This cannot be done real-time, but when we’re studying the brain we don’t always need real-time answers. In my case I’m working with a dataset to test a few assumptions, so we don’t, for example, need to control a prosthetic or anything like that. So since in our lab we use 64-channels of EEG, but 4 are reserved for EOG or eye movement recordings, we are left with 60 channels of EEG which using ICA and dipfit (fitting dipoles to the data) we end up with 60 dipoles and 60 IC’s. When we plot that, it looks something like this.

This is a giant plot of all my individual IC’s, now I need to go into them one at a time and decide if I keep it or toss it. Once I finish all of them I can rebuild my signal using the remaining IC’s and it looks like magic, but it’s actually a lot of math. This is one of the scripts I modified, I changed the plot colors to match all my other plots so I wouldn’t get confused by different colors in different plots. You’ll see what I mean in a second. Now to analyse the IC you just click on one of the green buttons. That red button? I tossed that already because it was a 10 Hz artifact I picked up in the room from some electrical equipment nearby (not sure what exactly).

Each IC gives a rv or residual variance. This tells me how well the IC explains the signal it’s representing a low rv is good a high rv usually (not always!) means artifact. A low rv can be an artifact too, like the first IC that’s red, it just means that it represents the artifact really well and in my dataset that is the case a lot of times because of how I did the experiment. Now let’s click on the second IC the one with a rv: 0.11 or 11% residual variance, surely that isn’t an artifact… right?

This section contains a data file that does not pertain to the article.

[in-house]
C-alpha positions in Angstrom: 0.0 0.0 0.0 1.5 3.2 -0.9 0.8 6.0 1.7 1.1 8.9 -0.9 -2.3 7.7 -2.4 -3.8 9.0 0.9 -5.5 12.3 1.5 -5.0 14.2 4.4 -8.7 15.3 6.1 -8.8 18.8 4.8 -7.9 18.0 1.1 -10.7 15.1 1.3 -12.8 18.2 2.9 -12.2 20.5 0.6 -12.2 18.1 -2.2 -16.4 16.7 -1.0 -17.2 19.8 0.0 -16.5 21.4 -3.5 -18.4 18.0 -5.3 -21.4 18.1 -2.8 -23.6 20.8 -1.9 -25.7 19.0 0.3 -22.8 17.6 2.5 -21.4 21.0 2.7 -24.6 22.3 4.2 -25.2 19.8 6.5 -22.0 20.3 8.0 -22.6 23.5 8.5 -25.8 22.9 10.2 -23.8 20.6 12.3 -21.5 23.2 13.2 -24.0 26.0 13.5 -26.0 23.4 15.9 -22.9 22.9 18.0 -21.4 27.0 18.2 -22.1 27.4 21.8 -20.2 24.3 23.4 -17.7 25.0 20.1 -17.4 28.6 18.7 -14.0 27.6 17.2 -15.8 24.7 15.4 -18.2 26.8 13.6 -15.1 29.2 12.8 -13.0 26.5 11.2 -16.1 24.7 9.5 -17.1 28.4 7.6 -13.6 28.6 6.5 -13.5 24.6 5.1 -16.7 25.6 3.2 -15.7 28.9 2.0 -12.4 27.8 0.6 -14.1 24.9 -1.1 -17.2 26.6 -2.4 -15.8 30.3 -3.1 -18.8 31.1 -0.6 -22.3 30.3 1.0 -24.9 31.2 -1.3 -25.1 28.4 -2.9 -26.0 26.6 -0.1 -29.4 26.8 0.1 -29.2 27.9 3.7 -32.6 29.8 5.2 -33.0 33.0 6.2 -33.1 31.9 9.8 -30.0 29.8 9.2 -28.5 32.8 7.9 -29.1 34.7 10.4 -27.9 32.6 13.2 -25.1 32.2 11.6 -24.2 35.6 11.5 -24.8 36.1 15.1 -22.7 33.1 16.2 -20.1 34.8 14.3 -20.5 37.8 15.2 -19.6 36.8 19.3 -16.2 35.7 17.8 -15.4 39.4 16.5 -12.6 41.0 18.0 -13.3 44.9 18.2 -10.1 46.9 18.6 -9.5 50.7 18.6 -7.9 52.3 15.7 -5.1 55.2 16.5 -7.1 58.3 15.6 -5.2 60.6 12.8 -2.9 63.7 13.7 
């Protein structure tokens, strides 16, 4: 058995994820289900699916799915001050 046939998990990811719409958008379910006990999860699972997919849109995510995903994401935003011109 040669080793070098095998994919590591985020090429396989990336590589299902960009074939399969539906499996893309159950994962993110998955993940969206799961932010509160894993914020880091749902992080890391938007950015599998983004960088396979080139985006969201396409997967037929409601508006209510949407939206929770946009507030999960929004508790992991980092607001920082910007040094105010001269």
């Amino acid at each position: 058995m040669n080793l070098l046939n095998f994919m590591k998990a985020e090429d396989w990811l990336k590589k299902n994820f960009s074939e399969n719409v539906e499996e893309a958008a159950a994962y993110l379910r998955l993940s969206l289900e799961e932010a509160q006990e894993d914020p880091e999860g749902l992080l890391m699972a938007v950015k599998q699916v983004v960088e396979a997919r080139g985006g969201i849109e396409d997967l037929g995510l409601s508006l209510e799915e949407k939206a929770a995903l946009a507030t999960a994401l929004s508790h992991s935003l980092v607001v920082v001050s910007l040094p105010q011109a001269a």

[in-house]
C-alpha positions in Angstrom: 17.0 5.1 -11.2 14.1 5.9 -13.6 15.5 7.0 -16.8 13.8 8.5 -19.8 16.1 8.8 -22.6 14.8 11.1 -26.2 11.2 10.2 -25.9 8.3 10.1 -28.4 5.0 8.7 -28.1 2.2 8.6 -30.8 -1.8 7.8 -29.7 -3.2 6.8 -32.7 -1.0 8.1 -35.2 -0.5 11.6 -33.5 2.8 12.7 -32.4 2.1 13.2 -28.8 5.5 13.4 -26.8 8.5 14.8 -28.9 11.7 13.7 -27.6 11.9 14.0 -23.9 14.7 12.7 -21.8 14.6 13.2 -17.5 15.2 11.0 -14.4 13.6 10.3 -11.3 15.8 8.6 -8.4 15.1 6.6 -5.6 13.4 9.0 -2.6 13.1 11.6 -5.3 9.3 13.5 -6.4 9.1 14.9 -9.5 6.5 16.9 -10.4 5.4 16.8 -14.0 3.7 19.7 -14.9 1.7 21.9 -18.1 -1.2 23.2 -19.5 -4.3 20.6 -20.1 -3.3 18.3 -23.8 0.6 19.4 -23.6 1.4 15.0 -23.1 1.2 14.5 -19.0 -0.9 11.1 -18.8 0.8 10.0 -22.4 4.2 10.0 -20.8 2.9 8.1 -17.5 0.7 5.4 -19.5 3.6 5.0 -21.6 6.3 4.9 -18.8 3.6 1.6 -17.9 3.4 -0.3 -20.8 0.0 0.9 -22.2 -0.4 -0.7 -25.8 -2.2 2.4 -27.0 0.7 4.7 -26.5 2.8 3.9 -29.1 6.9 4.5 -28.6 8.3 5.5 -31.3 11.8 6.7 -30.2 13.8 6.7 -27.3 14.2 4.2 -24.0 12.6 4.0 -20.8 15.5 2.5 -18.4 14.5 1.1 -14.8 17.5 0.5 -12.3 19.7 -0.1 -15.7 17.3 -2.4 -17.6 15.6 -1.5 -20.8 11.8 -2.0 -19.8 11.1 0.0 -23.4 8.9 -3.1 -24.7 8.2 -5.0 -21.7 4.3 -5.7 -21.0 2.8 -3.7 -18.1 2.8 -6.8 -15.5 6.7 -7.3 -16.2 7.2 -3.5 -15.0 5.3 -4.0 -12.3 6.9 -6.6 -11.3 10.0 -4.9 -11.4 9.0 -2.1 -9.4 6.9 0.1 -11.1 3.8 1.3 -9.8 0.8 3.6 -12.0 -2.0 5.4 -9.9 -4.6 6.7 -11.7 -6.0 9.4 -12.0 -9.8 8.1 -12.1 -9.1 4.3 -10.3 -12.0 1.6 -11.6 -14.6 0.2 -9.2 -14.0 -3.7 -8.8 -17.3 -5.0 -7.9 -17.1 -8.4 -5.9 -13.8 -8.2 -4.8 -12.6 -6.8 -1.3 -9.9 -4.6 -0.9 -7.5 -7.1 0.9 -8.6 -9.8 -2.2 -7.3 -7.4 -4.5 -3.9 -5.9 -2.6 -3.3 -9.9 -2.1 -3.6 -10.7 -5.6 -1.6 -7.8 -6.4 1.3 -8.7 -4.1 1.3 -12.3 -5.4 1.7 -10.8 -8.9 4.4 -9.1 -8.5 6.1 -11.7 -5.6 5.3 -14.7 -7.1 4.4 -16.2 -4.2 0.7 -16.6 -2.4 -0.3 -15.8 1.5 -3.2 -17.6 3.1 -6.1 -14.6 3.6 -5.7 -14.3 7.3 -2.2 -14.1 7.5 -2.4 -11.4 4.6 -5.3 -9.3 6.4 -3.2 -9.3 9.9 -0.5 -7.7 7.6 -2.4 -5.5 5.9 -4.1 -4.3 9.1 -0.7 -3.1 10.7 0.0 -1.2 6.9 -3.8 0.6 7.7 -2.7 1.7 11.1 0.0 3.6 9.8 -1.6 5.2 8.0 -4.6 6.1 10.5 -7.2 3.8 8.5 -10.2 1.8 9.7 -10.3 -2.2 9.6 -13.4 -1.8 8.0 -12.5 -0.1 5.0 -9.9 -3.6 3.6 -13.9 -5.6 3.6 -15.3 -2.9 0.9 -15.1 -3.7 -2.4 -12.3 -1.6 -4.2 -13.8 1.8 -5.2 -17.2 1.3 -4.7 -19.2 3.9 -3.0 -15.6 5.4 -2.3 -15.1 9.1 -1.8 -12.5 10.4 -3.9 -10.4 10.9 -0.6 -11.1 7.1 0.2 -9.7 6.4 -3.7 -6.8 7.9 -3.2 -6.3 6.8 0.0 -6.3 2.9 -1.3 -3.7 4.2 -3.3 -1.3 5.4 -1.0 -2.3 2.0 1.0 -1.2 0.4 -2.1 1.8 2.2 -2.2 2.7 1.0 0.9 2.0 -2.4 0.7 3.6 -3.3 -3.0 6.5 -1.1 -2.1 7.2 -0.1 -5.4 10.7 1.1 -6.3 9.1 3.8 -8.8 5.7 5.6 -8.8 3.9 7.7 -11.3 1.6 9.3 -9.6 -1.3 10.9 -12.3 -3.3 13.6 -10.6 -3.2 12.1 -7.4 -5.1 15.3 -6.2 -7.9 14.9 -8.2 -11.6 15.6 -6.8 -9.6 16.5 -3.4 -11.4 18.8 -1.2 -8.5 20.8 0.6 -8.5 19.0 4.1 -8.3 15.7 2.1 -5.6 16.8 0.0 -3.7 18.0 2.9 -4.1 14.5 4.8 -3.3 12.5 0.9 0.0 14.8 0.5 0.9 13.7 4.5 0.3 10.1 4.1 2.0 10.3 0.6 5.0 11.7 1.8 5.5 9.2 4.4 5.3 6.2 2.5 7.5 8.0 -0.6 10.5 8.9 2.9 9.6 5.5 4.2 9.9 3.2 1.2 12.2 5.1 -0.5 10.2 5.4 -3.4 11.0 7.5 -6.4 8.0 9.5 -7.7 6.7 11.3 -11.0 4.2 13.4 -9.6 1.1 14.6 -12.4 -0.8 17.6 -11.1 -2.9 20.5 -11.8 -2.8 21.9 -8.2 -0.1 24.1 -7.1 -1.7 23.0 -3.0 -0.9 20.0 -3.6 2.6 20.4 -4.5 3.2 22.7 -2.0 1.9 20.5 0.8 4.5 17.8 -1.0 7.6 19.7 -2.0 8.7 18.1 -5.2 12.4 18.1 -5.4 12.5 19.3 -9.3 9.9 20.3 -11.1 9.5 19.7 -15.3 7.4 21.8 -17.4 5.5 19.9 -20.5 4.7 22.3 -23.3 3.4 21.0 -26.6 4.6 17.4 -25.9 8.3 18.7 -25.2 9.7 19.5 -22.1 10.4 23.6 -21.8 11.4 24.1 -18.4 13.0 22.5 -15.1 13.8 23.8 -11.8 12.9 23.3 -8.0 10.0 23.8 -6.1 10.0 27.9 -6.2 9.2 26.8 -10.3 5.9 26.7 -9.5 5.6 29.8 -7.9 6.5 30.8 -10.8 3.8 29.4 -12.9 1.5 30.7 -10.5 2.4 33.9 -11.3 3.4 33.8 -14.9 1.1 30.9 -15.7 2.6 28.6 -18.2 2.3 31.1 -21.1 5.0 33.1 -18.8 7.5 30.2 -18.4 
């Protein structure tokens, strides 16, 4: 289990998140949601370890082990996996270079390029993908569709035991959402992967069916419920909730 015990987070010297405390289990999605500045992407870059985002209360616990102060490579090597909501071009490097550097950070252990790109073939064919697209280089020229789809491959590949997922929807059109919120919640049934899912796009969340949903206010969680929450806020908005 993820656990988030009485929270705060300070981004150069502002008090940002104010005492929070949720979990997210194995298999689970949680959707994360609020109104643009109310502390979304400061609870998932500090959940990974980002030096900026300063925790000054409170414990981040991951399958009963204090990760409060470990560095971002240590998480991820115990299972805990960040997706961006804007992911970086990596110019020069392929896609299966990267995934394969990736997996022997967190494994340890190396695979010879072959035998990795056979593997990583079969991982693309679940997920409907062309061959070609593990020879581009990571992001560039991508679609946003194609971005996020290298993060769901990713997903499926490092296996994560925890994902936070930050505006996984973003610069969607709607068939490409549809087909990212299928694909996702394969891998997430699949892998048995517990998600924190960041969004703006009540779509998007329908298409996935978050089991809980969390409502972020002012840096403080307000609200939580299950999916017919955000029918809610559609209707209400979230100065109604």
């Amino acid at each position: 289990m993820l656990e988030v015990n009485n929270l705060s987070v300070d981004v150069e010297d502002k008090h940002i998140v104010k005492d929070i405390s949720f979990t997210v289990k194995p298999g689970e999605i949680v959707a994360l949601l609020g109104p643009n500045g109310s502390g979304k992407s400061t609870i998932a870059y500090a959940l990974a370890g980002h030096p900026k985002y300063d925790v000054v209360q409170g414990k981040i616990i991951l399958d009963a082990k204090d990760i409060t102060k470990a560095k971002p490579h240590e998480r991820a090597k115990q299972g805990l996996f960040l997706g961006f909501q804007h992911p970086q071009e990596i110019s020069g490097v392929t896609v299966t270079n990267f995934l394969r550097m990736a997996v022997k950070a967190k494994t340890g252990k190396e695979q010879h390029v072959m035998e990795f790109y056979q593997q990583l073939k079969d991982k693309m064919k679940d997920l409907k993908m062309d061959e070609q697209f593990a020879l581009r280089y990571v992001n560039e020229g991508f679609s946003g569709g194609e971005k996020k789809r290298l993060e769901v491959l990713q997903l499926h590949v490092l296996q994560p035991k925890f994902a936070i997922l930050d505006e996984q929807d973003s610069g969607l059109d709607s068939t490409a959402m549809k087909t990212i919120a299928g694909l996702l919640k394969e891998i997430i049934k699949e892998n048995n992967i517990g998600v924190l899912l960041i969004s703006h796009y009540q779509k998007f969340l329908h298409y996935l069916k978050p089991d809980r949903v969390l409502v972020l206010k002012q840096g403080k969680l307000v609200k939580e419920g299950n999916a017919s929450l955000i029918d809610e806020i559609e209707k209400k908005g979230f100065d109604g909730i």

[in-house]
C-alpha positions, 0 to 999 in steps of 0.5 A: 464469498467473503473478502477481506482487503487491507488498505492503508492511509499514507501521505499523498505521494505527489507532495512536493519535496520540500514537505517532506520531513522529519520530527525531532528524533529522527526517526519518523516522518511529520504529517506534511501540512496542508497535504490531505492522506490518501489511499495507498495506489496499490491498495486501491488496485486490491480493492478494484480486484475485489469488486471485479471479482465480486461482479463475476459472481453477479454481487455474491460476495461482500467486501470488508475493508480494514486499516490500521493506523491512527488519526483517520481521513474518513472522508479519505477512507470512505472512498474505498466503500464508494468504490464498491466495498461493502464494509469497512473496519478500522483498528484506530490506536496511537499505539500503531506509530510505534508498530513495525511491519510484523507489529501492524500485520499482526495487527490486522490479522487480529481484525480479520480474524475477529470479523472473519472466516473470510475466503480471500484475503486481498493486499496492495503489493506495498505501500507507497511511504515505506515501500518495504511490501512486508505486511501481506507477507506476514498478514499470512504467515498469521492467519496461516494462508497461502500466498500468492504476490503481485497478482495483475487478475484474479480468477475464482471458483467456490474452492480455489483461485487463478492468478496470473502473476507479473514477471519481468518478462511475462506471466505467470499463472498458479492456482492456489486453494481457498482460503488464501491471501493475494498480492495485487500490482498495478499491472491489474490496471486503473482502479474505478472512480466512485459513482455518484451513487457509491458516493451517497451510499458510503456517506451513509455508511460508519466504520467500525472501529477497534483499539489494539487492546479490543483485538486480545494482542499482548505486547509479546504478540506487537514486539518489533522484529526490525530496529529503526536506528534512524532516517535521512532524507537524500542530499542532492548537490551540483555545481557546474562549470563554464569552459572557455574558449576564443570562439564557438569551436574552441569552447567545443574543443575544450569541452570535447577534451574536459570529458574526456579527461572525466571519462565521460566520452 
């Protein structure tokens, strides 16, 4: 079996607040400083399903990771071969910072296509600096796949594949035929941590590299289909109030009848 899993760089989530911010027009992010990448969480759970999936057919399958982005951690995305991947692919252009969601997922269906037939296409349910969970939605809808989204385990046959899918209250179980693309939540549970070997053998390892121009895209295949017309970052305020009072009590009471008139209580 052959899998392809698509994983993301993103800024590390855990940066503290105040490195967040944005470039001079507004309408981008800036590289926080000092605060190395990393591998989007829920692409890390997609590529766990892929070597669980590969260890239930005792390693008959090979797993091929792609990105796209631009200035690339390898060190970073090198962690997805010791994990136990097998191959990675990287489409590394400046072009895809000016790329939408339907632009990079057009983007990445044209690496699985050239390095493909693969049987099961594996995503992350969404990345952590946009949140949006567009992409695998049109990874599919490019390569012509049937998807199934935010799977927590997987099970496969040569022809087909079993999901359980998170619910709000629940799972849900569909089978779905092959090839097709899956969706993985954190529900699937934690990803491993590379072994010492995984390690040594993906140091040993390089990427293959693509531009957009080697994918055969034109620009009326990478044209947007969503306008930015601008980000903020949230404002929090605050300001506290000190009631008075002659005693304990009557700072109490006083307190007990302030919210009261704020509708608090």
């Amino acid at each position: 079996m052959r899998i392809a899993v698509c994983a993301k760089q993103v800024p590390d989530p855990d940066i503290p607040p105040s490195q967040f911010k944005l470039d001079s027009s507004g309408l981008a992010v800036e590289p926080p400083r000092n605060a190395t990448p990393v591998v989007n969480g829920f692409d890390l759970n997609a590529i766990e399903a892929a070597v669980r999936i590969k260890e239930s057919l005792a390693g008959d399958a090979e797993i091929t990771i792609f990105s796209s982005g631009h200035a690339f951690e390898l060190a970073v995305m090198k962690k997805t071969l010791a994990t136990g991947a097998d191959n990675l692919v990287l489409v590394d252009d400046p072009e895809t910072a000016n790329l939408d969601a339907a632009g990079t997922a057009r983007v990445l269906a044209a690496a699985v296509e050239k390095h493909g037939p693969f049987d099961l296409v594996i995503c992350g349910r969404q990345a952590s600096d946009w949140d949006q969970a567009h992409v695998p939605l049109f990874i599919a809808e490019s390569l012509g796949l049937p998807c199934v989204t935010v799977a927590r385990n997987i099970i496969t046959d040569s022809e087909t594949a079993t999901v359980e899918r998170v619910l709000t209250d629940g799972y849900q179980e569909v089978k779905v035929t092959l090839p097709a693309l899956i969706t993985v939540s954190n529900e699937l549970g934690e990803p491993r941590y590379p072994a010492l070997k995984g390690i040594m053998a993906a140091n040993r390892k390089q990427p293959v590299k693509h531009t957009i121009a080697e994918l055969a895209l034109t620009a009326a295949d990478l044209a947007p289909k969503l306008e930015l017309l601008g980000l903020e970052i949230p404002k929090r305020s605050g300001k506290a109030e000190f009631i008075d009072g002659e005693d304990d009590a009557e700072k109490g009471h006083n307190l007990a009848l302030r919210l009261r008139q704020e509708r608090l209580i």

Here’s the plot of the IC, now we can ignore the top right plot since that is not how I performed my experiment, so it automatically segments the data. If I had performed an experiment that had a lot of trials this would allow me to compare across all the trials. In this particular dataset I did not, so we ignore it and instead look at the topoplot (the left top plot), which tells me there was high activity in the blue regions and lower activity in the brown. I can also look at the bottom left plot which shows the raw data, or at least 100 seconds of it, and the bottom right which gives me the power spectral density (PSD) of the IC.

In the body the PSD should show a 1/f behavior, which is not what we see, the lower frequencies should have a higher power than the higher frequencies (hence 1/f). So the line should look more like this IC shown below. It’s not perfect, but it’s better than the one we see above and that 10 Hz bump actually could be neural activity, I haven’t looked at it closely enough to decide yet.

Okay so back to IC2. Thankfully there are other ways we can analyze this IC to determine if it. Namely we can look closer at the data and we can also look at where the dipole is located. First, let’s look at the third plot of this IC, this is the IC properties for IC2 (the one we’ve been working with except for that last plot shown above).

Already I can tell that this IC had that ~10 Hz noise that I picked up from the room I performed this experiment in. The top plot is the entire IC, basically a whole hour and a half of data. The middle left plot is a spectrogram (which there are a few old posts I wrote about them, that is one of them) of the smaller portion of the data shown in the bottom left plot. I can change what’s plotted by clicking different sections of the top data.